Allan House, emeritus professor of liaison psychiatry
I support Better Way because it opposes ‘assisted dying’, and it supports more positive ways of ensuring those in need receive the care they deserve.
‘Assisted dying’ is a re-branding of “physician-assisted suicide”, which involves a clinician prescribing drugs that patient and doctor both understand will be fatal when the patient takes them as prescribed. The counter to this process being called “assisted suicide” is that the patient is dying anyway and all they are doing is making a choice about the time and manner of death. But all suicide involves making that choice, and the rationale for the act of suicide has never been part of its definition. The Office for National Statistics publishes suicide statistics based upon coroners’ verdicts, including suicides of people who have what ONS calls a severe health condition. Are we to say that this is suicide because the patient finds their own means of ending their life, but it would not be suicide if a doctor had provided the means?
Assisted Dying is presented as a variant of patient-centred care. It is promoted using case studies that typically involve articulate and educated people with caring support, and indeed data show that (for example) those with graduate or higher levels of education are over-represented among prescription recipients. Framing the practice instead as a variant of assisted suicide introduces a different picture – because suicide is often associated with isolation and a lack of social support, previous problems with mental health, and a sense of burdensomeness. Can we be confident that people with these characteristics, who are likely to find it harder than most to access good healthcare, won’t be offered Assisted Dying as a “dignified” alternative to their current condition?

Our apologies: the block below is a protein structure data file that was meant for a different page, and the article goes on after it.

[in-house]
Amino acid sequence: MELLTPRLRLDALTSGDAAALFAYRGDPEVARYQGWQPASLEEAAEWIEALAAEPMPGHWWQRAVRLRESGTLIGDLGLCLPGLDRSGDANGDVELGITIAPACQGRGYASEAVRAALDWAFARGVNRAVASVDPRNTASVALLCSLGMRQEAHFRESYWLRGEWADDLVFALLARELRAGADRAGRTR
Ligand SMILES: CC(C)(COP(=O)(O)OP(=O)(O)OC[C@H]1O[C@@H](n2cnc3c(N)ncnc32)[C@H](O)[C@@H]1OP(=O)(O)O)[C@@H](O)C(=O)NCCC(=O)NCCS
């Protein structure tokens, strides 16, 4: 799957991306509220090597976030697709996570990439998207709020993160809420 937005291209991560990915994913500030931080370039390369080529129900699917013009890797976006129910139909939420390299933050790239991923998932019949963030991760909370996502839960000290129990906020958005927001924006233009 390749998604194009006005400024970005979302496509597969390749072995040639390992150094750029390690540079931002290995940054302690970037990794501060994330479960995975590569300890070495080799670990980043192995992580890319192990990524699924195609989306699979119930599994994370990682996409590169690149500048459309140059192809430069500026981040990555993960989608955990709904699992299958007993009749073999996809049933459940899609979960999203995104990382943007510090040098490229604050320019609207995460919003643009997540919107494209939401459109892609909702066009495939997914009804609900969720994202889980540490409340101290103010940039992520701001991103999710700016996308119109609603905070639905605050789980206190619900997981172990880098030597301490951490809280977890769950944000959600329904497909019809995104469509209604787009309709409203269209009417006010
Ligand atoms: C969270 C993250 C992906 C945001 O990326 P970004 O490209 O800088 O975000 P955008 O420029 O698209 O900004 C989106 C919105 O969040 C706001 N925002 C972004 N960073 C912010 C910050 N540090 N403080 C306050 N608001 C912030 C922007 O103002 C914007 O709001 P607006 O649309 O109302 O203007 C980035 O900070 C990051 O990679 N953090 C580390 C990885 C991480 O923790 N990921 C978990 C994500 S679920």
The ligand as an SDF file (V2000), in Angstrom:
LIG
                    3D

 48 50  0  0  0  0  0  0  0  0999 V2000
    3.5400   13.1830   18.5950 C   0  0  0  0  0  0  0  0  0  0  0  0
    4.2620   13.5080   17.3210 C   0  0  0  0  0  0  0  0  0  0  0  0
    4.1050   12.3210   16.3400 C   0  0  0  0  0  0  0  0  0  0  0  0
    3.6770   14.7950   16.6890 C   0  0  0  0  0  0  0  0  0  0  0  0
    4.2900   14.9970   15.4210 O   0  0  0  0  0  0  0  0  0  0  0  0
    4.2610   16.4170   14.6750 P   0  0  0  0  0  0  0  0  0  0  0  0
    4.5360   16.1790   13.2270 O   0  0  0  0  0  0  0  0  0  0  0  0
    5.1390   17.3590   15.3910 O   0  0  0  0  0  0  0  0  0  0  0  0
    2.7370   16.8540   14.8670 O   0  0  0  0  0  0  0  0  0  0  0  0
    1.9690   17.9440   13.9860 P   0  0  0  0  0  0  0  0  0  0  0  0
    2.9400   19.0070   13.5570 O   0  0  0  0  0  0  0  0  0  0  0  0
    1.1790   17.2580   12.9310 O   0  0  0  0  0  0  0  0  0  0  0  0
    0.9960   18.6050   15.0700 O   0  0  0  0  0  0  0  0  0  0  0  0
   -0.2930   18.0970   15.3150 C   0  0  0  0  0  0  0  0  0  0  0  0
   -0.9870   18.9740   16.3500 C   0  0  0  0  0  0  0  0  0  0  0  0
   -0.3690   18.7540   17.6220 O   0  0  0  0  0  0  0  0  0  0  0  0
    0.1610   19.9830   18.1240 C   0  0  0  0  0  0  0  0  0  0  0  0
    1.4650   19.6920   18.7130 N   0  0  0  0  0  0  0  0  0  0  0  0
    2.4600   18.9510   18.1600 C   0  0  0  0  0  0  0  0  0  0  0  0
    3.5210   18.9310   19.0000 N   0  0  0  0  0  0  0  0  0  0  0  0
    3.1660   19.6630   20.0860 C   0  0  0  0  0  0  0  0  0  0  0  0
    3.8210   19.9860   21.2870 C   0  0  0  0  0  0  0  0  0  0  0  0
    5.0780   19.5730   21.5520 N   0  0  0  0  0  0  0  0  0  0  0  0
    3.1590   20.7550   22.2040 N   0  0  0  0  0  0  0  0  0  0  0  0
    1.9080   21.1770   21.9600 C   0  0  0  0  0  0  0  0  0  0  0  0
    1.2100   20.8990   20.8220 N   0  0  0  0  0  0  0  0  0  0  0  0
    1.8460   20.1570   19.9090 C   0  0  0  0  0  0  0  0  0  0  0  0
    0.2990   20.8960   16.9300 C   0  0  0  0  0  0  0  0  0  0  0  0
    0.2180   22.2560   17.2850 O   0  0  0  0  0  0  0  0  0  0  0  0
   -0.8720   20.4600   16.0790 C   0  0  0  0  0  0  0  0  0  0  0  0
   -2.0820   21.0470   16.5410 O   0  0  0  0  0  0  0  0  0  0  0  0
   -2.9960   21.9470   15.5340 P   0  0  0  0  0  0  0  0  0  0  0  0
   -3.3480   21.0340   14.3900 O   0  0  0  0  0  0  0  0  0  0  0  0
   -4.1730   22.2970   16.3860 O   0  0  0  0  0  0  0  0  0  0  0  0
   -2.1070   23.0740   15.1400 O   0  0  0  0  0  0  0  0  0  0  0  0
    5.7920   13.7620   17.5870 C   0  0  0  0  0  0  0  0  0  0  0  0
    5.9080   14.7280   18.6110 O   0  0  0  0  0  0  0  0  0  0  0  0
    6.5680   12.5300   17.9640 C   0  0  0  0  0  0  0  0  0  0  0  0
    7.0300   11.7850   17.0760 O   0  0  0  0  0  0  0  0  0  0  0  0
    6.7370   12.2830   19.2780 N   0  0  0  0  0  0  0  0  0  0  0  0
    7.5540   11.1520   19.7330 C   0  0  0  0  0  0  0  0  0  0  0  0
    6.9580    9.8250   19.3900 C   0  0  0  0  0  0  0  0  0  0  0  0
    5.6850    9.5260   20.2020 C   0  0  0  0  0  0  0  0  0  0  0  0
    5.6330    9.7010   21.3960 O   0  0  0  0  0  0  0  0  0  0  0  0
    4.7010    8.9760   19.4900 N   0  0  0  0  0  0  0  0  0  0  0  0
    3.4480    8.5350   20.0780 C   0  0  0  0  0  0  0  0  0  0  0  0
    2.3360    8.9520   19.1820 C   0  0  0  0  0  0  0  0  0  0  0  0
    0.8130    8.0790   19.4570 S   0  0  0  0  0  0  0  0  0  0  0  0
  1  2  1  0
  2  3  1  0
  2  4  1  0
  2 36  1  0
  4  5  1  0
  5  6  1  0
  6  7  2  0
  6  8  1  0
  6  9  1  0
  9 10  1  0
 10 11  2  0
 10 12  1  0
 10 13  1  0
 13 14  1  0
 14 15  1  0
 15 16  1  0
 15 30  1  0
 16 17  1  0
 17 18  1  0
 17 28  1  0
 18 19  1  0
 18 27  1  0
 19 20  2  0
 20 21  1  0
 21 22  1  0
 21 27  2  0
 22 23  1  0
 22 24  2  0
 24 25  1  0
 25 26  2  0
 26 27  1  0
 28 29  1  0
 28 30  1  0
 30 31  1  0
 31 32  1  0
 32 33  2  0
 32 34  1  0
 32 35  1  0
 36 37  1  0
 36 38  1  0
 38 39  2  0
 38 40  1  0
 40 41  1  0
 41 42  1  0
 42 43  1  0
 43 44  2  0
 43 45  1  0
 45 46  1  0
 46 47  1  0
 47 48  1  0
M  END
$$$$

We are reassured that such developments can be prevented by safeguards built into legislation. UK assisted suicide campaigners say that Oregon’s Death With Dignity Act is “a law proven to work” and US campaigners claim the Act “works exactly as intended and exactly for whom it’s intended, without fail”. This isn’t reassuring, it’s alarmingly dishonest. There is no human system that works without fail. Oregon’s own annual reports can’t reassure us because they don’t know what happens to more than 10% of those given a prescription and they don’t record key risks in those they do report. Even so it is clear from the reports that there are people whose end does not go “exactly as intended”.
My professional career was spent working to improve quality of life in people with severe physical illnesses and to prevent suicide when it’s a risk. Assisted dying legislation says that instead I should have been thinking of some suicides as a good idea. There is a better way to direct society’s responses to the ill and disabled – working for high quality care, including mental health care, for all patients with severe physical illness, for those near the end of life, and for the disabled.